Friday, June 19, 2009

Need a jump, sugar? A sweet new battery technology.

You got your lead-acid batteries, your lithium batteries, and of course, those sugar batteries.

Sugar batteries?

Battery technology has been identified as a key factor in the future of alternative energy, and lots of folks are working on ways to advance battery science. Some of it tweaks existing technologies, and some is going to entirely new places.

Two researchers from the University of Hawai'i's Hawai'i Natural Energy Institute, Daniel Scott and Bor Yann Liaw, have just published a report on a new way to use sugar to produce power in a battery.

The paper is “Harnessing electric power from monosaccharides—a carbohydrate-air alkaline fuel cell mediated by redox dyes,” printed in the journal, Energy & Environmental Science. The link:

“Here we show a simple, inexpensive approach to harness chemical energy from glucose, converting it directly into electric power without a precious metal, enzyme or microorganism to promote monosaccharide oxidation,” they write.

There's still a long way to go before you can power your cell phone with a spoonful of cane sugar. The researchers are still working out the details of the system, but their laboratory battery produces power, and produces it for an extended period of time without a lot of fuss. Scott and Liaw feel there's potential in their system.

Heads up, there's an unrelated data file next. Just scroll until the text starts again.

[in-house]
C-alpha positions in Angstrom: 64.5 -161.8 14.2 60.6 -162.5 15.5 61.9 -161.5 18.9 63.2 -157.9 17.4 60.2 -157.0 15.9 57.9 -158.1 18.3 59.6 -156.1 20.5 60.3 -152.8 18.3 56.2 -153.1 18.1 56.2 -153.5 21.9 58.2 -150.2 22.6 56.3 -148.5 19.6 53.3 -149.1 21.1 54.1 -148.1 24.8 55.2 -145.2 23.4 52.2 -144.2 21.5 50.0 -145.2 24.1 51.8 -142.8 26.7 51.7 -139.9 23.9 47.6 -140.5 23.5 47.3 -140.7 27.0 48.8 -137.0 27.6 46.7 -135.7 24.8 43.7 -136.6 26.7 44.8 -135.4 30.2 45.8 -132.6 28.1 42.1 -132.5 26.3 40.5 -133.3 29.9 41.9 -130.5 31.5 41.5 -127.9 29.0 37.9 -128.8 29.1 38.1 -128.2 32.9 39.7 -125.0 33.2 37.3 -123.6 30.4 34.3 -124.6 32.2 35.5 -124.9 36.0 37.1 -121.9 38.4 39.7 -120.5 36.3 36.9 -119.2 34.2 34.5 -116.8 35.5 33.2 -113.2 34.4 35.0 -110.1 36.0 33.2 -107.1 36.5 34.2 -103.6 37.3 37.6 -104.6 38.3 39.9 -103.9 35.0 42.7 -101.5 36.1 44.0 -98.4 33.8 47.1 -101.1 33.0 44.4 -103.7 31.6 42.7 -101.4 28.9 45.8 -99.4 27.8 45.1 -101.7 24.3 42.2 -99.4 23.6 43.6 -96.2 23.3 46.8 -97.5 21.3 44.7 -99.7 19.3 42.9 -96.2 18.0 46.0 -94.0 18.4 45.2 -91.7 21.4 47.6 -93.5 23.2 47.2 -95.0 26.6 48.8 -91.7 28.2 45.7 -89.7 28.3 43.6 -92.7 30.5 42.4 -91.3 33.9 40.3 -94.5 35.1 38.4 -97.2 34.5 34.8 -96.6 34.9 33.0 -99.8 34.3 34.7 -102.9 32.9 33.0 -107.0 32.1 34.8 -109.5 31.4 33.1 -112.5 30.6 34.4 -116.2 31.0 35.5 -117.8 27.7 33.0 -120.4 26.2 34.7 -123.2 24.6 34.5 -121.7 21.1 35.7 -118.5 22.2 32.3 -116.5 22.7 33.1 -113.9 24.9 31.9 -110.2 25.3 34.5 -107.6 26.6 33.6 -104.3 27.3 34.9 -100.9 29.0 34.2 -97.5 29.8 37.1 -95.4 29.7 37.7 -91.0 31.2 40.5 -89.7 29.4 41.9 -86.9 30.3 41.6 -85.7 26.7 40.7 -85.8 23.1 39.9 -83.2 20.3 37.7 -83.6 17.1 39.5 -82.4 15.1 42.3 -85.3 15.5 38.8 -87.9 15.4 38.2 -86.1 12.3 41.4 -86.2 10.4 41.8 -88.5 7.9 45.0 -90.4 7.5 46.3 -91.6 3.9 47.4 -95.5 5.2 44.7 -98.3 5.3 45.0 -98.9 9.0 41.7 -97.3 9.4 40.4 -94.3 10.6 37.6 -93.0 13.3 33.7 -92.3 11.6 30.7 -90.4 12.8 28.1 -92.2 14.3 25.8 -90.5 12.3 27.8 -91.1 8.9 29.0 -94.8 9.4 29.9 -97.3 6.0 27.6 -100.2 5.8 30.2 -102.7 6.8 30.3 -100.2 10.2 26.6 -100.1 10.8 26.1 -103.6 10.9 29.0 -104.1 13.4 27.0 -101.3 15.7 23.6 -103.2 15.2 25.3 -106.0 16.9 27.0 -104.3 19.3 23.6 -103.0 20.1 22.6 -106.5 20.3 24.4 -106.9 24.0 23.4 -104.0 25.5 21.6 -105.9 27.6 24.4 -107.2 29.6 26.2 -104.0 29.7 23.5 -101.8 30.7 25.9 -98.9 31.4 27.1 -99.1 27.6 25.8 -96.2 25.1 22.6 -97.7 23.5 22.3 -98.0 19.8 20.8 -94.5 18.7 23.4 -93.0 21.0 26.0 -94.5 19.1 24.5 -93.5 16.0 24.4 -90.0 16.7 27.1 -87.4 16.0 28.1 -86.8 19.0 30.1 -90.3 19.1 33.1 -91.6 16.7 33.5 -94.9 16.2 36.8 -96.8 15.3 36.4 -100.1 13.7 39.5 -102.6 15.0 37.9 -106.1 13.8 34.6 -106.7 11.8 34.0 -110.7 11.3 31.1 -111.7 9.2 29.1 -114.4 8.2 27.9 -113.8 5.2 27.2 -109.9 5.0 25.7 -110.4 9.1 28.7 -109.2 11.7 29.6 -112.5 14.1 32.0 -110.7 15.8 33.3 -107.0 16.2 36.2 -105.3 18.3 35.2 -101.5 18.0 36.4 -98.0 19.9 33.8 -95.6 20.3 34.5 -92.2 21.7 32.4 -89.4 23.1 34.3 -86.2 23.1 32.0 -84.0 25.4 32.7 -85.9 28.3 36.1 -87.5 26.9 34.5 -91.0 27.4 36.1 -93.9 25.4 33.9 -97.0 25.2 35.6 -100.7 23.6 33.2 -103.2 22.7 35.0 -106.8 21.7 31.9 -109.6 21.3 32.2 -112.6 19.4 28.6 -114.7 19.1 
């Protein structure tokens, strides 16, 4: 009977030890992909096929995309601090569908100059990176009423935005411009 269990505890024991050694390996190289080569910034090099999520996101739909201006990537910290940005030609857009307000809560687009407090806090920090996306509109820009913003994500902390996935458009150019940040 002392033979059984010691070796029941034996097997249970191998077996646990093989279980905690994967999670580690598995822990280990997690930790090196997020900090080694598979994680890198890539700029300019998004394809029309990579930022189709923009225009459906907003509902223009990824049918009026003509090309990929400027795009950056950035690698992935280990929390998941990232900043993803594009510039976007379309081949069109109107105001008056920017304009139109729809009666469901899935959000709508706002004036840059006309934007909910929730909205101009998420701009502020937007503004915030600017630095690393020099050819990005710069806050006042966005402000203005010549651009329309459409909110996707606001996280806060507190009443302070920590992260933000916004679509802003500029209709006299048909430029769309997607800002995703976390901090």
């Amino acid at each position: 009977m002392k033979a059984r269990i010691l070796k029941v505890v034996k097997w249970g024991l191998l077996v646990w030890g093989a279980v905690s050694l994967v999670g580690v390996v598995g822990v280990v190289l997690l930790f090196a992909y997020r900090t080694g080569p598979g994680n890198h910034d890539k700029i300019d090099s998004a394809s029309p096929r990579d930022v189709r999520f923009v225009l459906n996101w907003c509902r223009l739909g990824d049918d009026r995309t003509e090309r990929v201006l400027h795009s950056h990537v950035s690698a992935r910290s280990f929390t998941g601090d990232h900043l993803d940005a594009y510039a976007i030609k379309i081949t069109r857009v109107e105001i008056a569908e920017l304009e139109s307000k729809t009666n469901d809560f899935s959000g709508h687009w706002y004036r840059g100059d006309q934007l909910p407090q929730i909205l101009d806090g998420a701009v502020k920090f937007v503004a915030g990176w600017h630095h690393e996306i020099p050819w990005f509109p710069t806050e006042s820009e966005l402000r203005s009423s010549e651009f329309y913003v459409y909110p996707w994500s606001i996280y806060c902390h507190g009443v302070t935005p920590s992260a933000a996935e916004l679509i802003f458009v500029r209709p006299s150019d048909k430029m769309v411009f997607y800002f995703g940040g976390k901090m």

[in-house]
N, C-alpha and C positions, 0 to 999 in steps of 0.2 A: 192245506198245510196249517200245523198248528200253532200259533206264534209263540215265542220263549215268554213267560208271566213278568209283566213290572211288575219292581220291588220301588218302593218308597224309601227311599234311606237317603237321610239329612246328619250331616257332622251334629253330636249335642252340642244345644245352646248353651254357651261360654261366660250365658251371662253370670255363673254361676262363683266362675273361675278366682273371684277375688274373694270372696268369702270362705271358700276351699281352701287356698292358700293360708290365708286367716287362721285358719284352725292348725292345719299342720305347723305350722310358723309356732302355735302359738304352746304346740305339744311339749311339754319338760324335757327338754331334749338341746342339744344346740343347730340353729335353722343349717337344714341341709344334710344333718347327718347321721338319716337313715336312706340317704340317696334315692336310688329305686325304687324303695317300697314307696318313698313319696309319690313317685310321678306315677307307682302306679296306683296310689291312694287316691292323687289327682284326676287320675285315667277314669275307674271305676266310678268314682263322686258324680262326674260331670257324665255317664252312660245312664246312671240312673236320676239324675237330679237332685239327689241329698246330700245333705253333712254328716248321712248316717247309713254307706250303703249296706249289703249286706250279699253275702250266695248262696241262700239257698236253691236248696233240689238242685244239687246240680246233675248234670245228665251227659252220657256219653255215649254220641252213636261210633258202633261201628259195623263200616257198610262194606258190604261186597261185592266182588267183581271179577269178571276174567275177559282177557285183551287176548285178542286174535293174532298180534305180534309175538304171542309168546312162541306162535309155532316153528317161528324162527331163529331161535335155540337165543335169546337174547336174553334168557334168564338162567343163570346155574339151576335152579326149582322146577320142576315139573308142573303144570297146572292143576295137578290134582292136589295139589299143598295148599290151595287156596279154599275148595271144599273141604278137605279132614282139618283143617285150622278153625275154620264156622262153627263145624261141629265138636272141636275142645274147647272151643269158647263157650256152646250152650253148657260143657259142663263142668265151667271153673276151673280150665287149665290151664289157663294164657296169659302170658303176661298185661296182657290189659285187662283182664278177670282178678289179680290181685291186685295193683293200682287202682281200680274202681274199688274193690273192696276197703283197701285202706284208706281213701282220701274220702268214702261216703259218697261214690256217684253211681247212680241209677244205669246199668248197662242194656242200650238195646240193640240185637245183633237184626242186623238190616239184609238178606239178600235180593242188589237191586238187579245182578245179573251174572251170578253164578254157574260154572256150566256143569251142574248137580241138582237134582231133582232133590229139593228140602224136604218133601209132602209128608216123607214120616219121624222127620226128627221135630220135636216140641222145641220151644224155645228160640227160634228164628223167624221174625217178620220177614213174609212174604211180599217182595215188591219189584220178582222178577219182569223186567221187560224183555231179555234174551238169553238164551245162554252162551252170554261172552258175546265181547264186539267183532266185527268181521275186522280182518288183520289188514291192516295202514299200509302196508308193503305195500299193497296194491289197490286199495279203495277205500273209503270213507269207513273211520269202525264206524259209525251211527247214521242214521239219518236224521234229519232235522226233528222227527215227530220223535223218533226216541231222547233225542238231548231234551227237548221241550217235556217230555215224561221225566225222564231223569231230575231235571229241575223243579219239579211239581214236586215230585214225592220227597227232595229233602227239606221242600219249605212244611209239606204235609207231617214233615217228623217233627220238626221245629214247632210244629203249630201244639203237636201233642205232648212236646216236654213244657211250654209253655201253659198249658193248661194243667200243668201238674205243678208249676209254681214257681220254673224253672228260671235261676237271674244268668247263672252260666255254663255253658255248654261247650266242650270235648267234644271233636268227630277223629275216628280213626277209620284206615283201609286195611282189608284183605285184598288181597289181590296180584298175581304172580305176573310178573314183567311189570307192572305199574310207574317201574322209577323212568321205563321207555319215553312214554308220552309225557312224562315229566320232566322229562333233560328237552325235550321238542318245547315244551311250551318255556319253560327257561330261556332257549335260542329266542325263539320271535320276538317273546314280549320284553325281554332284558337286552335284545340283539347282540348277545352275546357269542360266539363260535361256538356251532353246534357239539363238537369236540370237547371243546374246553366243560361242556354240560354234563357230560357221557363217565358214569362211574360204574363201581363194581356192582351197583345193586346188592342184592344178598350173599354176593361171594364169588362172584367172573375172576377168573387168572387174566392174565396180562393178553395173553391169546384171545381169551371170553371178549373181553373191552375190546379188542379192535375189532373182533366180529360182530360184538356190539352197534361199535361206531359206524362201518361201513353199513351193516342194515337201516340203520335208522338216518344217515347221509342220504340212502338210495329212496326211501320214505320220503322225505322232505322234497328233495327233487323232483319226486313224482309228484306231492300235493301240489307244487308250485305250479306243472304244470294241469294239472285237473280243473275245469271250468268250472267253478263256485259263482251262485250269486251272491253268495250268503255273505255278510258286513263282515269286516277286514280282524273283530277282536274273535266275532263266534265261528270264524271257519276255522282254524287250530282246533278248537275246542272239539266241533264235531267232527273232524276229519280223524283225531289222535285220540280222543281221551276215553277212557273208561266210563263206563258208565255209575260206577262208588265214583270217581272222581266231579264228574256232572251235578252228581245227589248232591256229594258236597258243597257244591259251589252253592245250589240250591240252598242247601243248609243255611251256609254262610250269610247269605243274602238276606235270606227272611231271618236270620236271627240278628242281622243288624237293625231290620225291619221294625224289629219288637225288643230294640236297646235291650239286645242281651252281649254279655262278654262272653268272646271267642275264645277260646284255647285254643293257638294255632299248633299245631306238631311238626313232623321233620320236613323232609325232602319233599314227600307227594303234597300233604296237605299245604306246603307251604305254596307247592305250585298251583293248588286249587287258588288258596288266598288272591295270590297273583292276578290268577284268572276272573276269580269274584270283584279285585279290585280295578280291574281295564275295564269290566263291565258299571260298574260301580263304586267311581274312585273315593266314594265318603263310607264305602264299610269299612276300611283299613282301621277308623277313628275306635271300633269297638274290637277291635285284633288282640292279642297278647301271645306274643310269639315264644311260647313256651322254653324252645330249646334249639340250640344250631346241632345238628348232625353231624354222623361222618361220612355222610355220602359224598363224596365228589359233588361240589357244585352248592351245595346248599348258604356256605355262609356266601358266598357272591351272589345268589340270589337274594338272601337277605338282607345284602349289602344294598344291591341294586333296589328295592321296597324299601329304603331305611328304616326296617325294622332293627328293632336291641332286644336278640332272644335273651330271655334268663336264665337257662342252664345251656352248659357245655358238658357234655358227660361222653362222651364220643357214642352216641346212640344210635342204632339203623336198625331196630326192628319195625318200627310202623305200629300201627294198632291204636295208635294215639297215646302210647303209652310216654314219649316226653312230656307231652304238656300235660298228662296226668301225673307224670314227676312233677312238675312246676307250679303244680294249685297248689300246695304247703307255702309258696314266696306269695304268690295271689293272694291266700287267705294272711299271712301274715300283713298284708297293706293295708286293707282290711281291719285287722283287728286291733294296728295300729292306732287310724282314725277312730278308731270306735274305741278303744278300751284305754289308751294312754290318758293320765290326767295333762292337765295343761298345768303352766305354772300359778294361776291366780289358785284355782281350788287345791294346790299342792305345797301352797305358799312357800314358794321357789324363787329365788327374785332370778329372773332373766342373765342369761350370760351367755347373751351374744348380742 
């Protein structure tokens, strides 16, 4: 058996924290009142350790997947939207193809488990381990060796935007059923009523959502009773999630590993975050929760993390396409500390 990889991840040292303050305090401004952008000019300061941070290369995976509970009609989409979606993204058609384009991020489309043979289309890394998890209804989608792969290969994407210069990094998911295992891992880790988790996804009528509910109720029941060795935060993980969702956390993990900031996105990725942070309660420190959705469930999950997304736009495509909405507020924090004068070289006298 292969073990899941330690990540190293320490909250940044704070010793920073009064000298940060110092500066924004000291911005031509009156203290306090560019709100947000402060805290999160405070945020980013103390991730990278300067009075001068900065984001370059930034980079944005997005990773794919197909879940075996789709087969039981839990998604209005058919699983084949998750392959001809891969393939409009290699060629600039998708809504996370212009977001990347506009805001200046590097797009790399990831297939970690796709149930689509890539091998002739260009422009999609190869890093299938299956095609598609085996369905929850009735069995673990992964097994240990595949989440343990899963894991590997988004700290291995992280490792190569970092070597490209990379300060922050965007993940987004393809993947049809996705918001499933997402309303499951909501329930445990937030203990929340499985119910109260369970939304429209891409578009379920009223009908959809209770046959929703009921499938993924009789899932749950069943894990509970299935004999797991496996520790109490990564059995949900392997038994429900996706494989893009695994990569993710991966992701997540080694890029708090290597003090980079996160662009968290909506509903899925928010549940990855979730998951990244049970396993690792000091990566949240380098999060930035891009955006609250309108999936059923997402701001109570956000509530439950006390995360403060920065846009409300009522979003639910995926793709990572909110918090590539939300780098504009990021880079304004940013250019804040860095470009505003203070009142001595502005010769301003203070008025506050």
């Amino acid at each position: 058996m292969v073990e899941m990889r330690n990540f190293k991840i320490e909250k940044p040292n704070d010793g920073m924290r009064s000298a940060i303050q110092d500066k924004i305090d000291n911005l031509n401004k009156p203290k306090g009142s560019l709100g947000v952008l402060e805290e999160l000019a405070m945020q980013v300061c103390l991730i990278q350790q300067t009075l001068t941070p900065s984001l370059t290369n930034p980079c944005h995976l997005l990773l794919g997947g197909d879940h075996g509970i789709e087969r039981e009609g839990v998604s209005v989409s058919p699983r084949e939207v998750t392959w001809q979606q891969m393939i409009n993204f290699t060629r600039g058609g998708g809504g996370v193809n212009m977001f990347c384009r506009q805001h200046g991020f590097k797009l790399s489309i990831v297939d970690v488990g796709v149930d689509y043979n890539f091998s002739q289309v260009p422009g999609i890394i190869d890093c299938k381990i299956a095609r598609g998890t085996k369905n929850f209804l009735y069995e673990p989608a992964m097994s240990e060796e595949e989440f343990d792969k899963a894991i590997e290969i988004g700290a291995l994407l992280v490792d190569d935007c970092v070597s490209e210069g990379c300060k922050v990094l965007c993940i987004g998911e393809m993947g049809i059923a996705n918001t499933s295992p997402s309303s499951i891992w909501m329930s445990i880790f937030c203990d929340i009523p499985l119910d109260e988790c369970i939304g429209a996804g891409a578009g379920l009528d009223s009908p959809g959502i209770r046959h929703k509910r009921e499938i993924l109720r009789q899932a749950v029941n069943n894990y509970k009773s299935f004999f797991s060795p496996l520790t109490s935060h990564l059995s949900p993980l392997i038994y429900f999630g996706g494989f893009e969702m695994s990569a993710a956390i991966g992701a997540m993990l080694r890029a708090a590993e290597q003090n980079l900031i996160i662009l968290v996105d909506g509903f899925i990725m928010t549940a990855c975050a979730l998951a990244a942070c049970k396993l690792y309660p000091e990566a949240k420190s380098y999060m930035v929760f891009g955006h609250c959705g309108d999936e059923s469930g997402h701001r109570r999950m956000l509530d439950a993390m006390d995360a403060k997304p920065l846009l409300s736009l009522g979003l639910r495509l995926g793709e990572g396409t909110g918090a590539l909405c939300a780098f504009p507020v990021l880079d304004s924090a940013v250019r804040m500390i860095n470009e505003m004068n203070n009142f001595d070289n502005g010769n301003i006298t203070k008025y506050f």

“This approach might open the door to a broader possibility in using such monosaccharides in energy storage and harvesting to power small devices,” they write.

There have been sugar-based batteries before, but most have problems that interfere with their movement into commercial production—problems like cost, complexity, short operating times and so forth.

The Scott-Liaw battery system uses off-the-shelf components, and functions at room temperature and pressure.

“The resulting current and power density surpasses any existing glucose fuel cell designs. It is simple to assemble and operate with a variety of inexpensive raw materials. The process uses materials that are abundant and therefore is not projected to be resource limited.”

© Jan TenBruggencate 2009

(Just for the record, the image of a spoonful of sugar with a couple of electrical probes in it is a joke.)

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